V is for Vanilla
I reopened the freezer, took out the Whole Foods French Vanilla Bean Ice Cream. Even though I was doing this in secret, it cannot have stayed unnoticed for long, but I never heard any remarks regarding my guilty little pleasure.
I always appreciated the taste of vanilla, it was probably that ice cream when I was a teen that made me discover it. I did not know at that time that French Vanilla Bean actually has little to do with France. Normally it is called “Bourbon Vanilla”, in honour of the French dynasty, and refers to a specific origin: Madagascar and La Réunion. For a long time that was all I knew about vanilla, which was prominent to me in the form of vanilla extract and over-priced pods that were rather dry and twig-like.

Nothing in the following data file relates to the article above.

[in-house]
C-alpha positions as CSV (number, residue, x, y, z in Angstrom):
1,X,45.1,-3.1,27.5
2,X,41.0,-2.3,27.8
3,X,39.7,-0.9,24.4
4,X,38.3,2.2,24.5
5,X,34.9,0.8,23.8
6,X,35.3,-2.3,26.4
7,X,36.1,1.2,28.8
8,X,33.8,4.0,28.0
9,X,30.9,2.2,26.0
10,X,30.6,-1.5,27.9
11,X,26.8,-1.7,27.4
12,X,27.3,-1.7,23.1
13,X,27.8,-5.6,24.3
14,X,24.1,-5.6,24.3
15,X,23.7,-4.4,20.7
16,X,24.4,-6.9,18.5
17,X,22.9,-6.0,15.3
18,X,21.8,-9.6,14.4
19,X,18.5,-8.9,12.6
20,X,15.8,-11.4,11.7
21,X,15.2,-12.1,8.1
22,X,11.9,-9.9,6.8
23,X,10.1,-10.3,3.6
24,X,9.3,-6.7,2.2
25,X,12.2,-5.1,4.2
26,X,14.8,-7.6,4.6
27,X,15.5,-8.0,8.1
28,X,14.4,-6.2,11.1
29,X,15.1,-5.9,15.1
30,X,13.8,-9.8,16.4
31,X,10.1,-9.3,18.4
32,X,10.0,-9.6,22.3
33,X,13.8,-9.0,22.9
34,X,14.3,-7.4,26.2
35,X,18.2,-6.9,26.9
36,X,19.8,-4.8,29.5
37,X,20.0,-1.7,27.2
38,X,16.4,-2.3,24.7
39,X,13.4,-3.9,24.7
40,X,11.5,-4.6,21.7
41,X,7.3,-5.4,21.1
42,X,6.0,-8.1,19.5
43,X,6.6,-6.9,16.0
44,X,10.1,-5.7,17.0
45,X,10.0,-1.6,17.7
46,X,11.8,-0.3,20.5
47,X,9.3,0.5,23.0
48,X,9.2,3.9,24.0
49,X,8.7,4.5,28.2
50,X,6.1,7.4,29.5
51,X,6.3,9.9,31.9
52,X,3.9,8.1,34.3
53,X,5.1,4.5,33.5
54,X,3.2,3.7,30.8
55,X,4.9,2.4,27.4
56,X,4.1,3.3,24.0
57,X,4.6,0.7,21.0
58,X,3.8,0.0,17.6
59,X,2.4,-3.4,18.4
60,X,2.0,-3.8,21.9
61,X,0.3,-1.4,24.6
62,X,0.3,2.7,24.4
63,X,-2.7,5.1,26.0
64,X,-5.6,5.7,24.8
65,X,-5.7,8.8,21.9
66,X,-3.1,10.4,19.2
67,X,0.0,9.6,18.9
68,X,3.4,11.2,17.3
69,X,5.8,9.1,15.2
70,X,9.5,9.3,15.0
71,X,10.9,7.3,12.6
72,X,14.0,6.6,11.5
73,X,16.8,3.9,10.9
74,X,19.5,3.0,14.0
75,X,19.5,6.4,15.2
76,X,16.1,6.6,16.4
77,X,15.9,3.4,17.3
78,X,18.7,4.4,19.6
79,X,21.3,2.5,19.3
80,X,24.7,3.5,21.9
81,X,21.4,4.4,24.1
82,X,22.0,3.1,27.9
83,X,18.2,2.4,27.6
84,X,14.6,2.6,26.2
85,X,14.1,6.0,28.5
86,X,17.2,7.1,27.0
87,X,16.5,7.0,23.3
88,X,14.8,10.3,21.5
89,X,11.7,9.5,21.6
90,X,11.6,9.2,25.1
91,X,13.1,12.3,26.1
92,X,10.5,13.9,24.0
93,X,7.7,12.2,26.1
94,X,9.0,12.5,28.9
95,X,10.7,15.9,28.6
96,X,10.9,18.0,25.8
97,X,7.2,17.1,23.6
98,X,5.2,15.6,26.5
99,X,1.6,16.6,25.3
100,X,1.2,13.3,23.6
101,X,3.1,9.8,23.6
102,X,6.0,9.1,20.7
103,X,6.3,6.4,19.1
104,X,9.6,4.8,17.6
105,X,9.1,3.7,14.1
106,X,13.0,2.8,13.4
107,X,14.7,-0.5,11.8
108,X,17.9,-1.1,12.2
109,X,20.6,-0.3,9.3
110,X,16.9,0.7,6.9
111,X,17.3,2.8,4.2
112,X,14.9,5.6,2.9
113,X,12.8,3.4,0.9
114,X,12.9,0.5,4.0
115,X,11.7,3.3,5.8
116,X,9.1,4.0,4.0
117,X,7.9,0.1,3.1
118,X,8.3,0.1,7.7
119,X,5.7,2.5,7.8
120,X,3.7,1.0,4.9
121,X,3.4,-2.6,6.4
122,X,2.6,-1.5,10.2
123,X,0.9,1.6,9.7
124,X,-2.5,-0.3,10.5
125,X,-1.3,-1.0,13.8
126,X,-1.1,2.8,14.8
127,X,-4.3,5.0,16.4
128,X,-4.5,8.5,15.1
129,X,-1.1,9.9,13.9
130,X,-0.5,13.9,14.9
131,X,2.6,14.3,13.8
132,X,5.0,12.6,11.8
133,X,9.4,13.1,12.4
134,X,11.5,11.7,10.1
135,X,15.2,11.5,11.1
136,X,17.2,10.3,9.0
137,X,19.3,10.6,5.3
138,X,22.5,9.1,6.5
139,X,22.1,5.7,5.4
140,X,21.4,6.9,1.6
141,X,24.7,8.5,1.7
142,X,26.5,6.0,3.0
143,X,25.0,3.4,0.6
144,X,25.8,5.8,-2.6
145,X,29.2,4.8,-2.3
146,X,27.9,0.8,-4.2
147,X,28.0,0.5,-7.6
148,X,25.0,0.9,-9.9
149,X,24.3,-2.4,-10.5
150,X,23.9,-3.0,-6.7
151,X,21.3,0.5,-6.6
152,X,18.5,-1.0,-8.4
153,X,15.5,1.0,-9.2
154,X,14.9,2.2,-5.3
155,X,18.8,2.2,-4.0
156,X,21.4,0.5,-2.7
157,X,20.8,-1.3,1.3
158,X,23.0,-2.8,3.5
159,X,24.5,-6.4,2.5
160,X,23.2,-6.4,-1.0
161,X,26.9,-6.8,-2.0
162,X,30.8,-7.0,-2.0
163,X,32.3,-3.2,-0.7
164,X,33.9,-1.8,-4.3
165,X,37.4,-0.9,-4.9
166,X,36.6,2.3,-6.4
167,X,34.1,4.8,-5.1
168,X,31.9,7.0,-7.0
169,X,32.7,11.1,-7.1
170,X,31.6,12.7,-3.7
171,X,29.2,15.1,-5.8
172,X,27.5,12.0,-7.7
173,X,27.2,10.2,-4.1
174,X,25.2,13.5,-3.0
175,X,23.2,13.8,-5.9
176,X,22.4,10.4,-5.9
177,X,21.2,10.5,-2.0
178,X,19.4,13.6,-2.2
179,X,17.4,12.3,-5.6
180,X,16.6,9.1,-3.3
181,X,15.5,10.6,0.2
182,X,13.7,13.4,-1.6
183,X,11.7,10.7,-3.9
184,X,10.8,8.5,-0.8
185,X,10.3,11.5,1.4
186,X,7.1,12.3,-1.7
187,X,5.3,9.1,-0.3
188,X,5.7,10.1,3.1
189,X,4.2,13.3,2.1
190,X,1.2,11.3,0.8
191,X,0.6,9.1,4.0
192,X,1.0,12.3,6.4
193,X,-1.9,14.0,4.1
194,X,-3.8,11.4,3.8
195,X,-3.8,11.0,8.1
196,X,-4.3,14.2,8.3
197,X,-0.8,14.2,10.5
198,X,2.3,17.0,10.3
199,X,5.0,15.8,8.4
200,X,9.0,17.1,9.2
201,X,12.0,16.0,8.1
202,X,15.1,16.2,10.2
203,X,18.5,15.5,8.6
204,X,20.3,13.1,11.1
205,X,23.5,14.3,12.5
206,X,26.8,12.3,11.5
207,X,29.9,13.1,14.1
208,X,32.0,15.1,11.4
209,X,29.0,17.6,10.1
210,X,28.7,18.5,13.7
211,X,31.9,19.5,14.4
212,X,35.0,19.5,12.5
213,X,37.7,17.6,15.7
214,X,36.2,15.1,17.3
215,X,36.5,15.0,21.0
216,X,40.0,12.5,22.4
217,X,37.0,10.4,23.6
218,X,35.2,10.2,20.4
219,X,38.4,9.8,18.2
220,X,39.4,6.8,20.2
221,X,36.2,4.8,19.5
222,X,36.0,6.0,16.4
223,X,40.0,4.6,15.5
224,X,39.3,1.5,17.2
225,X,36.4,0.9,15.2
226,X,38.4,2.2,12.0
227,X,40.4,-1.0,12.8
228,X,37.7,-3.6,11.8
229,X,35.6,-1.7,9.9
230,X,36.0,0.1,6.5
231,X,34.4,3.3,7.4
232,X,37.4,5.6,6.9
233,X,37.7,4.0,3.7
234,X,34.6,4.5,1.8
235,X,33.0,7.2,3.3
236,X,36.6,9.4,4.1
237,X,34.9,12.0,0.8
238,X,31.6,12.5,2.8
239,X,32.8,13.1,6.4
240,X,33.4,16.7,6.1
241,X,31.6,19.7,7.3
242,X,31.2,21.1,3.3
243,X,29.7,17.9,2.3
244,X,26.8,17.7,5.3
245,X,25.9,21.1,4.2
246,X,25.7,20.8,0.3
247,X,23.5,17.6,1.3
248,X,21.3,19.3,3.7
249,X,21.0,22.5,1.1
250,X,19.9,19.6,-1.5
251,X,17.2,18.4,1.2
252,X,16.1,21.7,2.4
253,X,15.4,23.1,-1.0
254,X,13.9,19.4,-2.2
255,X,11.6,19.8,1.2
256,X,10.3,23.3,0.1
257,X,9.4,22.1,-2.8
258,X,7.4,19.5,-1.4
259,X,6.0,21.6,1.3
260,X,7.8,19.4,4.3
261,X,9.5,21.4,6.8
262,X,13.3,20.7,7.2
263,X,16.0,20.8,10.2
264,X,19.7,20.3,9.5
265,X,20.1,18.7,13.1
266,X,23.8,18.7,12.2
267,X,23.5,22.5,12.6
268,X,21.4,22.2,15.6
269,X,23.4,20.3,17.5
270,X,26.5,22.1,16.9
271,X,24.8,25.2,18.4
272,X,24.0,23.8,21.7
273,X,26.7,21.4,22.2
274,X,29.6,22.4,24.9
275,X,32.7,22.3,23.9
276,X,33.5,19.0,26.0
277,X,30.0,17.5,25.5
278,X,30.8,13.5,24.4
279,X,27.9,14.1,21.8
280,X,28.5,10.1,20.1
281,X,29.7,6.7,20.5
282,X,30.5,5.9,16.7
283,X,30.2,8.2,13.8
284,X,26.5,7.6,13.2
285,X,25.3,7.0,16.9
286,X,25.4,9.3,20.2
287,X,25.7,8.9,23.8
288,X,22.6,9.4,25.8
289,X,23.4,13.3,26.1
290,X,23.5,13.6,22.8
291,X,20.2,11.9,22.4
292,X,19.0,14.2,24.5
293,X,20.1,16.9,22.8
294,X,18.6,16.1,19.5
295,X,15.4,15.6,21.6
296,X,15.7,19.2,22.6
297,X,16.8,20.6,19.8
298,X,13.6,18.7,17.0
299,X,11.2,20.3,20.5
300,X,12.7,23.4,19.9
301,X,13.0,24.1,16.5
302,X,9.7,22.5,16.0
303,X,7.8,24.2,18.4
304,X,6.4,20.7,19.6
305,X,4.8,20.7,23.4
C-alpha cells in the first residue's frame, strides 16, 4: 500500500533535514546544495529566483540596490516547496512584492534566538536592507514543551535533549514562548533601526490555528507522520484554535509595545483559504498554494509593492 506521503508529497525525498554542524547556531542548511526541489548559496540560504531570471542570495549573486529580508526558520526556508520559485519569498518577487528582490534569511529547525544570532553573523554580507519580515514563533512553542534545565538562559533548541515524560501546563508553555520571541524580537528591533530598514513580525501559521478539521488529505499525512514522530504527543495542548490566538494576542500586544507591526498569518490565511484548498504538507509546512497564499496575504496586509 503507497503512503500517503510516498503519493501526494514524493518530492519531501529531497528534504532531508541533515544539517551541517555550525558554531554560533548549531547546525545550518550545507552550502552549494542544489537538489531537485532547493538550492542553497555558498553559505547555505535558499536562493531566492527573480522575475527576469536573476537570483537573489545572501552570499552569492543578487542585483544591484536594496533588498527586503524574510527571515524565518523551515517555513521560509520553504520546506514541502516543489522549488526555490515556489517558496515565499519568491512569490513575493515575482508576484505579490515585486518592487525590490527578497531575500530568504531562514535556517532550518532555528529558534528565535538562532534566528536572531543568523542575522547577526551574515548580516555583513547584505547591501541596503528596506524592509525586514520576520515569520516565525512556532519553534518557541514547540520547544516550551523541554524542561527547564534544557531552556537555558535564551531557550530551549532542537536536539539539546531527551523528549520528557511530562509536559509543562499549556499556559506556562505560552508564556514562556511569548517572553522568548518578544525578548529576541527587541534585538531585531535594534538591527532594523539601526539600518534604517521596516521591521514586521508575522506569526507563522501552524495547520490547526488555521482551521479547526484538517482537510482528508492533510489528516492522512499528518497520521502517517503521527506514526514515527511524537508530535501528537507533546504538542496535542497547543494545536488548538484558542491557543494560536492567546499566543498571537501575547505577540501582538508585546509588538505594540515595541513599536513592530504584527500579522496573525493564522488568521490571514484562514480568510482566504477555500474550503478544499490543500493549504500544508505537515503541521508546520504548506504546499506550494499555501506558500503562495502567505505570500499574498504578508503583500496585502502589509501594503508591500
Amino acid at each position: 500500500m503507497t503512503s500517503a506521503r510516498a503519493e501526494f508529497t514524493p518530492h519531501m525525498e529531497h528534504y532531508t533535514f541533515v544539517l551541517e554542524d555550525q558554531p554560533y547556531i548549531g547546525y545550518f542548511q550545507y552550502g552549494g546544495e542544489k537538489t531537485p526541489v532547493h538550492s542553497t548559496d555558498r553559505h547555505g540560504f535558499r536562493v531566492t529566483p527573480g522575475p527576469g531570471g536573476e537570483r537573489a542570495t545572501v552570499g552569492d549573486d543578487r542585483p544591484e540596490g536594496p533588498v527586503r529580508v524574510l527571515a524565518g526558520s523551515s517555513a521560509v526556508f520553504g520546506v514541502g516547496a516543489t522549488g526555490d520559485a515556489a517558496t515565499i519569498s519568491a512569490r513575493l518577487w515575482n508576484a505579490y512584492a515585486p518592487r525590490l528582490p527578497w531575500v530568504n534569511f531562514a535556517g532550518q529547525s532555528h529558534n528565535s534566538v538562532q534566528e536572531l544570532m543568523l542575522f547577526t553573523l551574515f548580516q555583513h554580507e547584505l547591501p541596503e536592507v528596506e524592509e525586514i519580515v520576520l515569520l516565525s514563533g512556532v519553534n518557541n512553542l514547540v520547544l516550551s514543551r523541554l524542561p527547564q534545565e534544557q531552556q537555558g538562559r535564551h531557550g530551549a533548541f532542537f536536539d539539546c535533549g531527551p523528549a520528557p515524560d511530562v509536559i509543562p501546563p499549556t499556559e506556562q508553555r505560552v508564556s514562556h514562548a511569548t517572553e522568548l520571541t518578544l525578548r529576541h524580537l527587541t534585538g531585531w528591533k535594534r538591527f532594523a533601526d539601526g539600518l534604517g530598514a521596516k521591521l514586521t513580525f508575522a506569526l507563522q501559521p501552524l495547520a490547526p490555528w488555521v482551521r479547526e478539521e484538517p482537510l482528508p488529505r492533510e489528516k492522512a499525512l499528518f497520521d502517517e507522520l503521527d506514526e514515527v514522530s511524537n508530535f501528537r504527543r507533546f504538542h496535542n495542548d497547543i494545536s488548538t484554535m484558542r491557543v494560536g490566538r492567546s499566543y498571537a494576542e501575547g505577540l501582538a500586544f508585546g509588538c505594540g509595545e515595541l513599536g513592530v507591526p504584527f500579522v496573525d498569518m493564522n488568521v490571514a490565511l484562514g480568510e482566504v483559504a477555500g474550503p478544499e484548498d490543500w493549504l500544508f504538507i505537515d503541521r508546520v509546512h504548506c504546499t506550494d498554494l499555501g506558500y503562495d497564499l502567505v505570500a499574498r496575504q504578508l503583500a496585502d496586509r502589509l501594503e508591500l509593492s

But vanilla doesn’t have to be that way, actually it should not be that way. Vanilla should be fresh when it is bought, moist to certain point, but not too wet either. It has may different origins (originally from Mexico) that are characterised by different sizes, textures, flavours, and smells. When it comes to cooking with vanilla, you are not limited to deserts only.
What else about vanilla?
- It’s hand-pollinated
- Most of it comes from Madagascar
- Mexico mostly exports to the US
- Tahitian vanilla is the most expensive
- It is not yellow!
- I will soon post on a great book about vanilla.
Written by Solveig Werner